The circuit pattern defined by the developed and hardened photoresist is next transferred to an underlying metal layer using an etching process, in which metal in the metal layer not covered by the cross-linked photoresist is etched away from the wafer with the metal under the cross-linked photoresist that defines the device feature protected from the etchant. Alternatively, the etched material may be a dielectric layer in which via openings and trench openings are etched according to the circuit pattern, such as in a dual damascene technique. The via and trench openings are then filled with a conductive metal such as copper to define the metal circuit lines. As a result, a well-defined pattern of metallic microelectronic circuits, which closely approximates the cross-linked photoresist circuit pattern, is formed on the wafer.
As shown in
At the photolithography alignment and exposure step, in which the photoresist mask 16 is exposed to monochromatic light through a mask or reticle (not shown) to transfer the desired feature pattern to the photoresist mask 16, some of the light is reflected from the feature layer 14 to areas of the photoresist mask 16 which are covered by the mask or reticle. This causes light wave reflection and interference in the photoresist mask 16, resulting a phenomenon known as standing waves in the cross-sectional profile of the photoresist mask 16.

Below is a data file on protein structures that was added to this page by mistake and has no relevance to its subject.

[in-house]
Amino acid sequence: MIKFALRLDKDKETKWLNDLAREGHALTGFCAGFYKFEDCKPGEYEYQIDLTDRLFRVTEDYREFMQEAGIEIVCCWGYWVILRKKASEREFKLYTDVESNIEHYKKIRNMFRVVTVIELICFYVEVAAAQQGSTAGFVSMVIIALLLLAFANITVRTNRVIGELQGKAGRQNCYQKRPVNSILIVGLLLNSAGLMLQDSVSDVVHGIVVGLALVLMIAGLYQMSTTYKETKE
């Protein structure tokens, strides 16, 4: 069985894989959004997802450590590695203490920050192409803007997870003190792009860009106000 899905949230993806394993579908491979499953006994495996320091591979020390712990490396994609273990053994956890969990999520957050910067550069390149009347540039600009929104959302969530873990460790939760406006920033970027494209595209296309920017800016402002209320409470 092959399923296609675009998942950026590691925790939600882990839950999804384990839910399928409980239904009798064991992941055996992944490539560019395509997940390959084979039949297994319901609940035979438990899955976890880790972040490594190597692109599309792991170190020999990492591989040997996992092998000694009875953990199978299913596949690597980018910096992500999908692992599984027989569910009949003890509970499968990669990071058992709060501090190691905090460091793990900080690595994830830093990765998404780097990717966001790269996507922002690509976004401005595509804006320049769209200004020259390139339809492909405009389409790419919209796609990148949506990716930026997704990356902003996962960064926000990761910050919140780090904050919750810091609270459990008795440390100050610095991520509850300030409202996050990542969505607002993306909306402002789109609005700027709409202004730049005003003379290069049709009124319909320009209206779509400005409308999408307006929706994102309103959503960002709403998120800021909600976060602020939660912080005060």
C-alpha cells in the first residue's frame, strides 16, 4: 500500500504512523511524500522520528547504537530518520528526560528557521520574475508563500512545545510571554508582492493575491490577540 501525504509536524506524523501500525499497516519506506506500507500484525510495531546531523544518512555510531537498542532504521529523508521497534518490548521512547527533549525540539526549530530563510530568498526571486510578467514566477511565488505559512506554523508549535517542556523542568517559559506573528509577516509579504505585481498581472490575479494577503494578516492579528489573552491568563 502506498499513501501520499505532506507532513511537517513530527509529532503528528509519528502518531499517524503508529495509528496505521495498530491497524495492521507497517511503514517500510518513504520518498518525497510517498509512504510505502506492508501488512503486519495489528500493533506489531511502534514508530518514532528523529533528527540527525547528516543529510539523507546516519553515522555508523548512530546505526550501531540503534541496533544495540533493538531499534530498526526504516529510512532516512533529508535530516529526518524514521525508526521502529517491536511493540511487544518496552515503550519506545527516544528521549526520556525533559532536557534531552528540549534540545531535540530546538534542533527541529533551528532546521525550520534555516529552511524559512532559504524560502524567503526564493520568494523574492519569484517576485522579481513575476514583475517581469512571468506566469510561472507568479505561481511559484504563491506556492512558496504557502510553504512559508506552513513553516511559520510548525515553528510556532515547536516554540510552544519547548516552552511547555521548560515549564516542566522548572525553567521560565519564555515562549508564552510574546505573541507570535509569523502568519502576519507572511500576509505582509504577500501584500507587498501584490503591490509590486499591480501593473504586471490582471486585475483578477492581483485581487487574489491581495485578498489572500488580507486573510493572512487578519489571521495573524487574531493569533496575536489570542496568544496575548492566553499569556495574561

While the BARC layer 18 minimizes the effect of standing waves in the photoresist mask 16, the occurrence of standing waves remains particularly problematic in deep-UV (DUV) resists because many materials are more reflective at the shorter DUV wavelengths. As a result of the weak etching resistance of 193 nm and 157 nm photoresists, after the exposure and development step the sidewalls of the mask openings 17 exhibit striations of overexposed and underexposed areas. During the etch process, the presence of striations in the photoresist mask 16 frequently causes the profile of the remaining photoresist mask 16 to become tilted or otherwise distorted. This compromises resist selectivity, substantially degrades the resolution of the image in the photoresist mask 16 and, in turn, distorts the feature pattern image etched in the underlying feature layer 14, as shown in